Still yet, there might be room for right of publicity (in the U.S.) and passing off (in the UK) claims, as Mr. Galliano very well could argue that PLT is misappropriating his name and likeness. In the U.S., state-specific right of publicity laws give individuals the right to control unauthorized commercial uses of their name, likeness, or other recognizable aspects of their persona. In accordance with this doctrine, Galliano has grounds to take action when his name, image, likeness, etc. is used for commercial purposes, which is precisely what PLT is doing here.
In the United Kingdom, similar protection comes by way of the “passing off,” a cause of action that prohibits the use of another’s name or image on a product or service in a way that is likely to mislead the consuming public into believing that the individual authorized or approved such use.
Generally speaking, it was “understood that merely putting a celebrity’s image on merchandise without their permission does not constitute an infringement of their rights” in accordance with the law in the united Kingdom, according to Bird & Bird associate Hilary Atherton. That changed to some extent, however, in January 2015 when the Court of Appeal of England and Wales sided with Rihanna Fenty in the case that she filed against Topshop for manufacturing and selling t-shirts bearing a photo of her without her authorization.
In that case, the Court of Appeal determined that Topshop’s sale of the t-shirts at issue amounted to passing off because the retailer’s use of Rihanna’s image was likely to lead consumers to believe that the famed musician endorsed such use when she had not. The court was largely swayed by the sheer amount of fame that Rihanna enjoys, the level of recognition associated with the image at issue, and the pattern of collaboration at play – generally – among Rihanna (and other famous famous), and various clothing brands and retailers.
These factors could prove persuasive if Mr. Galliano were to make a case for passing off. For one thing, as a result of his celebrated tenure as creative director at Christian Dior beginning in 1996 and the highly-publicized, anti-Semitic scandal that got him ousted in 2011, and his work at Maison Margiela more recently (Margiela’s parent company OTB’s founder Renzo Rosso characterized him as “one of the greatest, undisputed talents of all time” in 2014), Galliano is a particularly well-known figure in the fashion industry and beyond.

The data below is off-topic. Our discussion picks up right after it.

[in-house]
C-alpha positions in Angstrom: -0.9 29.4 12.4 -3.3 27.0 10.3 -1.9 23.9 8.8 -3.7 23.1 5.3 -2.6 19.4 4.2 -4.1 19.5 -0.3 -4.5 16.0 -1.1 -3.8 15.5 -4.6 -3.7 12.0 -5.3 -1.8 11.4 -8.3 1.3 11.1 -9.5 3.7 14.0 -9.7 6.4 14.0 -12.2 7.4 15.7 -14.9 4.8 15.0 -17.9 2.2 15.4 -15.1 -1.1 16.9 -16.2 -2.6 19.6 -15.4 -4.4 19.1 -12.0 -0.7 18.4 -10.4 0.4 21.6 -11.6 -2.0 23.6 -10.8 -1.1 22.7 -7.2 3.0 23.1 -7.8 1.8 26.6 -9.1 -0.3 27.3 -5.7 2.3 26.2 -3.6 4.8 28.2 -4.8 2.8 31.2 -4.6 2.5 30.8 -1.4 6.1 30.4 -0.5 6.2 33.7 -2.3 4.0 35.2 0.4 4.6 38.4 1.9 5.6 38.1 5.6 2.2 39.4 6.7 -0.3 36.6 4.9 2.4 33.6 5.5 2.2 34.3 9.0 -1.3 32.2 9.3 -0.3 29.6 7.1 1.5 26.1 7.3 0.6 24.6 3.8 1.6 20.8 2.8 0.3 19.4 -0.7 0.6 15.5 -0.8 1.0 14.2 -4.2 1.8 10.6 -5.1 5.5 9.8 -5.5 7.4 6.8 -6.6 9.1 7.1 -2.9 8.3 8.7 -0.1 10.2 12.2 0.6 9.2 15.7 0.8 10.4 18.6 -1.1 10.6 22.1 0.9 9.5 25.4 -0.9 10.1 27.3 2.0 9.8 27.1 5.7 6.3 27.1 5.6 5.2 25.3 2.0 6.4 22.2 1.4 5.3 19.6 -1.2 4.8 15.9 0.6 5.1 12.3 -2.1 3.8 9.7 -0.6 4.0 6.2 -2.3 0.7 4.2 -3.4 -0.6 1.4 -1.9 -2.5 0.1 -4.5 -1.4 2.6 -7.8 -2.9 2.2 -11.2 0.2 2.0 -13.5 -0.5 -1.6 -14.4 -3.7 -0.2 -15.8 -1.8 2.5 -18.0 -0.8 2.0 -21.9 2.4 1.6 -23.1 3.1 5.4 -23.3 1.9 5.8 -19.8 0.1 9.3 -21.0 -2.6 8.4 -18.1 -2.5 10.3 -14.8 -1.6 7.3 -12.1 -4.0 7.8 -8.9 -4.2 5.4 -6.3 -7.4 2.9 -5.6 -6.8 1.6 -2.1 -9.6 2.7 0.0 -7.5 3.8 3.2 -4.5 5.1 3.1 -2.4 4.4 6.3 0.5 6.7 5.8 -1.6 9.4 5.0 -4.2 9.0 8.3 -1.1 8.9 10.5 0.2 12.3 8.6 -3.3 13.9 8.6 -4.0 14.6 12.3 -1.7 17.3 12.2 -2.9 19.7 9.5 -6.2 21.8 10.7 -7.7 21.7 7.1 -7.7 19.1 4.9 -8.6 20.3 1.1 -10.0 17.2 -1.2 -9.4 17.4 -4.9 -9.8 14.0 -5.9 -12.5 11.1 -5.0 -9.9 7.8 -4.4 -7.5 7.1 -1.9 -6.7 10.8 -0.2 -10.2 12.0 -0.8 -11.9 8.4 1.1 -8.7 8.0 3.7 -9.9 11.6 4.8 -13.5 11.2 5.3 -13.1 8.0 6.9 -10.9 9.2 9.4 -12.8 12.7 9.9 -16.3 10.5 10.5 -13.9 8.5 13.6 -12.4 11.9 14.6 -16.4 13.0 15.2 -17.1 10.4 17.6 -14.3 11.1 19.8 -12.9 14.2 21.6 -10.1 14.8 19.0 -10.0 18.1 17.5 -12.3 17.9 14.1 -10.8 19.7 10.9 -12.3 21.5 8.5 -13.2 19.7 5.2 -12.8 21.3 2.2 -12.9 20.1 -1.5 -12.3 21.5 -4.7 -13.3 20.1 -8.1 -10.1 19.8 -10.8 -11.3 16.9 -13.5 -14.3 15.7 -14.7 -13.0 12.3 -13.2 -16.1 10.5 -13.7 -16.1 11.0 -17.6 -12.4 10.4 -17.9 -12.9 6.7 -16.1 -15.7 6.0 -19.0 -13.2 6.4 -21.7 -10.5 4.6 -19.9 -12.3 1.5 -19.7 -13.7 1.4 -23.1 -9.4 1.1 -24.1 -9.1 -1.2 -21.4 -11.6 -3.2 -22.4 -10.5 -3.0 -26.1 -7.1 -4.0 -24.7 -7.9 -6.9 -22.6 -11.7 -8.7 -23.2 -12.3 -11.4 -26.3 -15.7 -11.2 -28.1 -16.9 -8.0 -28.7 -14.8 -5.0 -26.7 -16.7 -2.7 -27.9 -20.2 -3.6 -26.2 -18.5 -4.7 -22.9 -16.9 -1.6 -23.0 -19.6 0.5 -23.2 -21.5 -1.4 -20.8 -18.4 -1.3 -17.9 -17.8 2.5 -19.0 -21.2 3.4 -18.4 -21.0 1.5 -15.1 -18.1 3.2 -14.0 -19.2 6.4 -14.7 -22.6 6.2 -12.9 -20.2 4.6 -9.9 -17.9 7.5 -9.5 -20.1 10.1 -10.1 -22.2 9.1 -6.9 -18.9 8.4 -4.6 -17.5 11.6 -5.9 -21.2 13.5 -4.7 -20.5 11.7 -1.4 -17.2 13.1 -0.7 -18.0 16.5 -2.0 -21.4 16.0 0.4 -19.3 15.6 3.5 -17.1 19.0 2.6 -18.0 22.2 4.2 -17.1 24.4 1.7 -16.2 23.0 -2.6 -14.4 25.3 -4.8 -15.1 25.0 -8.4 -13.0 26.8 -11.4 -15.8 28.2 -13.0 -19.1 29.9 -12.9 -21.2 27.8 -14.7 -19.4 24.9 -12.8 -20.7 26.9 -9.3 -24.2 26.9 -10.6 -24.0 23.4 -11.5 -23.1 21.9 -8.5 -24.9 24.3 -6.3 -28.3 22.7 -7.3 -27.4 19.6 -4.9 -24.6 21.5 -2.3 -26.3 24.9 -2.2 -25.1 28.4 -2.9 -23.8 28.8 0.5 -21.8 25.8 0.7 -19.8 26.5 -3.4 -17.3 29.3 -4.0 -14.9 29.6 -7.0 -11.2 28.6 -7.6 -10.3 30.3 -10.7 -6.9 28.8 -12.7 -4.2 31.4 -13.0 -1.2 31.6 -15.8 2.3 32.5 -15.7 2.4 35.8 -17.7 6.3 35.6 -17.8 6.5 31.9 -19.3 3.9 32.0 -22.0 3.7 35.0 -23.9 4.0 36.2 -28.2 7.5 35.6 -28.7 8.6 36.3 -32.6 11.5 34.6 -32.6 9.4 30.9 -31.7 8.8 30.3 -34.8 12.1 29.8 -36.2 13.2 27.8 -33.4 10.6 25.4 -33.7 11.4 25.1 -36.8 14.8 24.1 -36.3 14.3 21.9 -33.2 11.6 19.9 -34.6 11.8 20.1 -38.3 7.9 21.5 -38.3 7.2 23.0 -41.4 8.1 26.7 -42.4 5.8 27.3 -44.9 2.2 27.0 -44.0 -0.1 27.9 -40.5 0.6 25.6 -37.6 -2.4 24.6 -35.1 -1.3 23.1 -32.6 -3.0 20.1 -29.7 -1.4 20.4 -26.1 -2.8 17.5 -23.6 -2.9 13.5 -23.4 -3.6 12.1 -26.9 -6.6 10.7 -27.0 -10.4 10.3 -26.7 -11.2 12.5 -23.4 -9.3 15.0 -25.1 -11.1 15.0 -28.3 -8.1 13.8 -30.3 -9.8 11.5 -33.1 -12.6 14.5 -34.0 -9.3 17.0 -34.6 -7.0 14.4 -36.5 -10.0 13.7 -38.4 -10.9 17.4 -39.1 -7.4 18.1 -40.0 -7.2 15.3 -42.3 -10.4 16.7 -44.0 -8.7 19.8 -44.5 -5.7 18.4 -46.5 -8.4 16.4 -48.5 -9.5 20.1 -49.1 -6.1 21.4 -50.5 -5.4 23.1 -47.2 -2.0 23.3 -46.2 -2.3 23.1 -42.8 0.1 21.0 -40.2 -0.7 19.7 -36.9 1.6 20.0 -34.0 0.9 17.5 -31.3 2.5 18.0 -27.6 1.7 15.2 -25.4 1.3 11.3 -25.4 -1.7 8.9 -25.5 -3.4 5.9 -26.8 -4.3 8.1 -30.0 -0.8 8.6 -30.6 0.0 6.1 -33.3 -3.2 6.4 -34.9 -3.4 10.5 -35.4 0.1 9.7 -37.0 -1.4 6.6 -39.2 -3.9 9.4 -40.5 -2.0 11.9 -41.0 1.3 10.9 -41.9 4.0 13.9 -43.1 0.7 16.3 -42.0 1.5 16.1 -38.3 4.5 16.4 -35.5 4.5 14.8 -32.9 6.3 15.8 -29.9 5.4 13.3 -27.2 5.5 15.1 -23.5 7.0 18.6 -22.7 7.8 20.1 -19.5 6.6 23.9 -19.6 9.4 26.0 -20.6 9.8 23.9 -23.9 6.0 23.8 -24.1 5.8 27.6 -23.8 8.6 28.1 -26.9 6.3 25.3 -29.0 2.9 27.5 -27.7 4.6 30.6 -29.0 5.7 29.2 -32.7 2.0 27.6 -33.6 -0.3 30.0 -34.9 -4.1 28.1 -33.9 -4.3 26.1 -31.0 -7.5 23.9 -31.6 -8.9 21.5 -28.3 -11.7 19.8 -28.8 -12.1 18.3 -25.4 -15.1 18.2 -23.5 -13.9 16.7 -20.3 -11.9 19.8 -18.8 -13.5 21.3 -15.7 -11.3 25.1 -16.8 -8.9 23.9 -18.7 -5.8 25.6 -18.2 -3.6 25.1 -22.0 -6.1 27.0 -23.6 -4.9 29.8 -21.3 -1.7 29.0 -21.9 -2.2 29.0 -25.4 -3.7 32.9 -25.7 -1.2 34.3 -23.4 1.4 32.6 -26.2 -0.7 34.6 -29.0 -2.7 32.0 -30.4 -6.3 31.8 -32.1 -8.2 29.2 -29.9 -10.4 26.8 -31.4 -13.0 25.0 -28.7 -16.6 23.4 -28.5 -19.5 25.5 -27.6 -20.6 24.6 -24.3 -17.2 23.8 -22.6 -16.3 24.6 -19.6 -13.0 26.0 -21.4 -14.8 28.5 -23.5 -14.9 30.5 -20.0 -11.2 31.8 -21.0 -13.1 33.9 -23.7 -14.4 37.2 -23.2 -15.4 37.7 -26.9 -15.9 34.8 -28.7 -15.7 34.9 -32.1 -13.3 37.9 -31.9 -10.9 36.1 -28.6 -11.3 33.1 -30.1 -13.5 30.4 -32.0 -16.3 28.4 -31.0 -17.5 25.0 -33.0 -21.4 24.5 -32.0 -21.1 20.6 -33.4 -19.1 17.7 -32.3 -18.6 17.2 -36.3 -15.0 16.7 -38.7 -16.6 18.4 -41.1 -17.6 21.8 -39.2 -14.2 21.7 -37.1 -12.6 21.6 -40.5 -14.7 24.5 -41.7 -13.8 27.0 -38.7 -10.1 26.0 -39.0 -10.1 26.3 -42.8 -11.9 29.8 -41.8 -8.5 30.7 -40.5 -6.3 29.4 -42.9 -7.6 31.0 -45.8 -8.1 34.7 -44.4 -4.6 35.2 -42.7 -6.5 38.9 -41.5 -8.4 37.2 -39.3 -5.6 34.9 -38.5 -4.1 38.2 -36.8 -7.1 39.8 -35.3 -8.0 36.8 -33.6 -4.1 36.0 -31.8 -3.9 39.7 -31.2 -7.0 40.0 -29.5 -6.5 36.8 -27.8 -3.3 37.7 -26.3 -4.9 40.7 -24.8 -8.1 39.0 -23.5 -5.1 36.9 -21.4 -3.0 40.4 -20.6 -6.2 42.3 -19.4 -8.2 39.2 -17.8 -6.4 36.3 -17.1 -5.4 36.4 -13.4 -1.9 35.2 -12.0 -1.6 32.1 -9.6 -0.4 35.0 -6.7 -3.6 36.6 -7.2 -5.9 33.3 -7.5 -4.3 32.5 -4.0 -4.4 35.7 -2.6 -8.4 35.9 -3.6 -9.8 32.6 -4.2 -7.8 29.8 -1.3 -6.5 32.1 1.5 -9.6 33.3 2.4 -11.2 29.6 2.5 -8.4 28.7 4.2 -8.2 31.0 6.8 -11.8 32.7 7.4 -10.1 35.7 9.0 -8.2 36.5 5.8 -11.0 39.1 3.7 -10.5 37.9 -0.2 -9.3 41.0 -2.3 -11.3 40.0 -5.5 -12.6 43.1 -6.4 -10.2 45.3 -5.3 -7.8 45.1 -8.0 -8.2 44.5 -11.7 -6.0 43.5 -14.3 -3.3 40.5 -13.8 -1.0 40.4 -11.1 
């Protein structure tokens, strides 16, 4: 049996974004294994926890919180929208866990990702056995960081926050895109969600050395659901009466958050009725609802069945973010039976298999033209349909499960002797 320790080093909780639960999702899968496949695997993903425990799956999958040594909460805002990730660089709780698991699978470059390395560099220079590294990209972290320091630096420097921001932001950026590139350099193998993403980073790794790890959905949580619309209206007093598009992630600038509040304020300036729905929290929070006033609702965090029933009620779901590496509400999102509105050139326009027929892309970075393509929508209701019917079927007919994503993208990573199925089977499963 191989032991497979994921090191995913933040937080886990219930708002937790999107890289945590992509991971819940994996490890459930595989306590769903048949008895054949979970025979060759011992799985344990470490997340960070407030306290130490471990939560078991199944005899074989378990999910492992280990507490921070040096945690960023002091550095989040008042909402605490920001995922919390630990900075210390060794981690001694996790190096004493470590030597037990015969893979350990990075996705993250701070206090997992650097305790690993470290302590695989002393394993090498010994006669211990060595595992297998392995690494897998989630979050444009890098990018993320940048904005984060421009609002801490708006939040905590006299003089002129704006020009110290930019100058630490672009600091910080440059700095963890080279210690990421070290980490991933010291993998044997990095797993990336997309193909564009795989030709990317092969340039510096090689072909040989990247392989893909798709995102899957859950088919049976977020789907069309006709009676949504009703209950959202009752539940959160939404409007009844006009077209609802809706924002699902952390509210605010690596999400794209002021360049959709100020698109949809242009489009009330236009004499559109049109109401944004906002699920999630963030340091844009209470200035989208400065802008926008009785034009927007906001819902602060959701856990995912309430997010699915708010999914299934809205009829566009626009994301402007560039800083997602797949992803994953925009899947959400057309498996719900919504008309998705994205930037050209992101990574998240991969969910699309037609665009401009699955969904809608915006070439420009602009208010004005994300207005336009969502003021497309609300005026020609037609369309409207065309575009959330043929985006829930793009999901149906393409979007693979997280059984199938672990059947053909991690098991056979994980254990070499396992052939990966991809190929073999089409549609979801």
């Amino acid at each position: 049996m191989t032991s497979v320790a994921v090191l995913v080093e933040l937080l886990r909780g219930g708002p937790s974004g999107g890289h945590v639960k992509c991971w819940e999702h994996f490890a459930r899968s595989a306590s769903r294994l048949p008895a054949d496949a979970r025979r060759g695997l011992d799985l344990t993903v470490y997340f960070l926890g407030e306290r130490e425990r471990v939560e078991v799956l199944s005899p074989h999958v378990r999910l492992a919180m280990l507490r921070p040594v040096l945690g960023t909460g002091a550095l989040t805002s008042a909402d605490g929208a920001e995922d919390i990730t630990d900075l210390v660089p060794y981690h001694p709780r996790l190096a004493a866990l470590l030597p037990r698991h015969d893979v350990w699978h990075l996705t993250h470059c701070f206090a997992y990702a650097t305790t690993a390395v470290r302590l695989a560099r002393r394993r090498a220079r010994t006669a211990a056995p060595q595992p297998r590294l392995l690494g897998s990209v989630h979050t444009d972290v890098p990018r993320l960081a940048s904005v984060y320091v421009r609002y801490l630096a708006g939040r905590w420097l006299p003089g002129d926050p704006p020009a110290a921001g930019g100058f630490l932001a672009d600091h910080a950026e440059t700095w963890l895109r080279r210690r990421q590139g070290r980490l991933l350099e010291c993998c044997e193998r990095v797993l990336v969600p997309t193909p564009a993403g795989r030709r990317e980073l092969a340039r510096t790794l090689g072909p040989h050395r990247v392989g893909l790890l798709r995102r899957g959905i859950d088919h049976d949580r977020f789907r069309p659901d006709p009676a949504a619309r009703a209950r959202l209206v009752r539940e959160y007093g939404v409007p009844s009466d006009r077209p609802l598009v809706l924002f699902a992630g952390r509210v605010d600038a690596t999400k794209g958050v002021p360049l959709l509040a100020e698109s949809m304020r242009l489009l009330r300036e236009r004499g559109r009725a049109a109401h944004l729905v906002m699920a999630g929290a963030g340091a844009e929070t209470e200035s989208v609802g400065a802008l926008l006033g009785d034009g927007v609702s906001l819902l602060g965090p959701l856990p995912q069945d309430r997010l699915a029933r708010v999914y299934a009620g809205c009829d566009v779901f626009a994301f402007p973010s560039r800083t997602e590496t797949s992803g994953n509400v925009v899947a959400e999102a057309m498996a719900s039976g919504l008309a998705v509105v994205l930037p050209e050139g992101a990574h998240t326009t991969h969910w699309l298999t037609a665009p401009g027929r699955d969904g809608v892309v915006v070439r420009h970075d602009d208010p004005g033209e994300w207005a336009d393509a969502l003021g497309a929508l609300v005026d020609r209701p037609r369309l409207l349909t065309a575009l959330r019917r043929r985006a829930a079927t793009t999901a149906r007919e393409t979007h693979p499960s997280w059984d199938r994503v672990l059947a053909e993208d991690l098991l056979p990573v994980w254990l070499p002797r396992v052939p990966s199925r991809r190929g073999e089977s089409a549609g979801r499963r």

More than that, the particular newspaper print at issue (as distinct from the Dior print) could likely be deemed to be of heightened awareness or fame due to its adoption by celebrities – individuals from Kendall Jenner (courtside at the Staples Center) and Kim Kardashian to Rita Ora and Jennifer Lopez have been spotted in Galliano newspaper wares – and its relevance in pop culture more generally, thanks to its inclusion in countless articles, including those from the likes of Vogue and Harper’s Bazaar to the Evening Standard, and in fashion-centric museum exhibitions.
Still yet, the pattern of high fashion-meets-fast fashion collabs is far from uncommon. H&M, for instance, has a decade-plus track record of pairing with brands ranging from Lanvin to Versace, while the likes of Missguided and even PLT, itself, have taken to pairing up with celebs/influencers, making such a potential tie-up between Galliano, the man or the brand, a possibility. As such, it seems as though, all of the “passing off” factors might be met.
In terms of legal action will actually come to be, it is not yet clear. Galliano would not be the first to take against against this new breed of fast fashion, which sees companies like PLT, Missguided, Fashion Nova, and Boohoo outpacing the former giants in this arena (i.e., H&M, Zara, Forever 21, etc.) in terms of speed from celeb-to-shelf and in many cases, in terms of low price. Kim Kardashian, for one, is still in the midst of the litigation she initiated against Missguided, accusing the brand of trademark infringement and right of publicity violations for using her name and images of her to sell its copycat wares.
What might be clear, though, is that a new wave of fast fashion fodder could be upon us, particularly as celebs like Kardashian and co. look to archival garments and accessories, and as brands – like Dior, for instance, which re-released its saddle bag (first sold in 1999) not too long ago – seek to profit from a rise in demand for nostalgia-soaked goods among millennial consumers.
As GQ style writer Rachel Tashjian mused on Twitter this weekend, a “new era fast fashion archival grail knockoff” is here, suggesting the potential rise of copycat versions of highly-coveted, readily sought-after fashion items from the past, whether it be Galliano’s newspaper prints or Raf Simons’ New Order parkas. And if PLT’s newspaper-print offerings are any indication, she’s right.
UPDATE (January 7, 2020): All of the newspaper printed garments that included Galliano’s name and image have been removed from PLT’s U.S. site, while other newspaper-printed garments (ones that do not include Galliano’s name/image) are still available for sale.